Written by Claire Eddy, Senior Editor
I have a dirty little secret.
I like to think of myself as an individual who is concerned only with high minded pursuits. When trying to unwind in the evening I choose to listen to the radio. Do I turn to classical music? NPR perhaps? Well, sometimes. But often I get drawn into the chatter of the latest conspiracy maven or political pundit and sit mesmerized. I want to go to another station but I keep thinking “wow, did he really say that?” I grimace, annoyed with myself for getting sucked into something so banal, so clearly constructed to pander to the lowest common denominator. But I still listen. What is the appeal of these bombastic hosts? Is it the confrontation that hooks us, or the need to feel superior?
This whole thing was brought home to me recently when Ramsey Campbell delivered his latest book. I am very lucky to be able to work with Ramsey — I know that when I sit down to read a new Campbell story I am not only going to get a good read I probably am going to get the pants scared off me. He had mentioned that he was interested in the growth of antagonistic journalism and I was intrigued to see what his take on this would be.
What I didn’t anticipate was the level of awesome that is Ghosts Know. Campbell has written a horror novel with a twist that had me riveted from the get go. We’ve got a bombastic radio host, Graham Wilde, who thrives on controversy; he loves it when he is hated. Wilde sees it as his job to get the audience riled up and he loves to provoke heated exchanges. His juices really flow when he manages to take down a nationally famous psychic using the man’s own tricks and a bit of inside knowledge.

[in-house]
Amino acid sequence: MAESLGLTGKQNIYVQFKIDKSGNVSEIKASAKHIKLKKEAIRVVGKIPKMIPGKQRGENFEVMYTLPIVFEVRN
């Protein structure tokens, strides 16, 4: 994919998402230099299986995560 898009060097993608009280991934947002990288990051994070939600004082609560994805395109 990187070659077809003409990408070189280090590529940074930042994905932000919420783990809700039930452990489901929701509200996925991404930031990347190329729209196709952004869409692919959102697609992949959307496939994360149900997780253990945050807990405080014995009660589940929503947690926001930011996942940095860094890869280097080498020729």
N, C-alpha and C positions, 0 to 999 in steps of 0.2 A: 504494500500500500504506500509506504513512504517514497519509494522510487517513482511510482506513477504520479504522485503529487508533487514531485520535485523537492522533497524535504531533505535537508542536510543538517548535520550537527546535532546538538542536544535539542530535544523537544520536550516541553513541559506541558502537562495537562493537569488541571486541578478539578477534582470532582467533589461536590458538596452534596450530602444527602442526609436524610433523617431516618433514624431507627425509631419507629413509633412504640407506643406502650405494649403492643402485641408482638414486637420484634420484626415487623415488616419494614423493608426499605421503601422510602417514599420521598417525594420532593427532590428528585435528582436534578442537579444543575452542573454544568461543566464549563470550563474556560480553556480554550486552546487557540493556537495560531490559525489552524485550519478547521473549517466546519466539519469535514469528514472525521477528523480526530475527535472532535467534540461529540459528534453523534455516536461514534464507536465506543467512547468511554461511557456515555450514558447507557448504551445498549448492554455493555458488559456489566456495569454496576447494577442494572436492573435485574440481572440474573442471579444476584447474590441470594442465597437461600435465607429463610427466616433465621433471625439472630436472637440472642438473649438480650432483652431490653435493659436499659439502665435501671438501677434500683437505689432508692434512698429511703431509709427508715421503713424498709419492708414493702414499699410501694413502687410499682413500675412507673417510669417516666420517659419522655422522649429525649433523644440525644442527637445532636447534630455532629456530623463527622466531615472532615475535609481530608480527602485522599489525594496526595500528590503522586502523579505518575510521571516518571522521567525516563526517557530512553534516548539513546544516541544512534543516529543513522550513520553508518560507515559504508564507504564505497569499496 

Things go to hell shortly after however when a young girl is found murdered and the psychic manages to implicate Wilde. What follows is a psychological circus as the circumstantial evidence against him begins to mount, alienating his lover, his listeners, and eventually, the reader. We follow Wilde through a series of odd circumstances and twists of public opinion and watch as he slowly loses his grip on reality and begins a descent into madness.
The ending left me shaken and saddened, yet completely satisfied at the same time. Campbell uncovers the nasty twists in the human psyche that none of us like to think about and has crafted a haunting novel of self-deception and self-loathing that will leave you wondering just what is real and what delusions truly rule our perceptions.
From the Tor/Forge October 7th newsletter. Sign up to receive our newsletter via email.
More from the October 7th Tor/Forge newsletter:
- Sister, Healer, Soldier, Spy by Beth Bernobich
- On a Bus to New York by Fred Chao
- Grab Bag Sweepstakes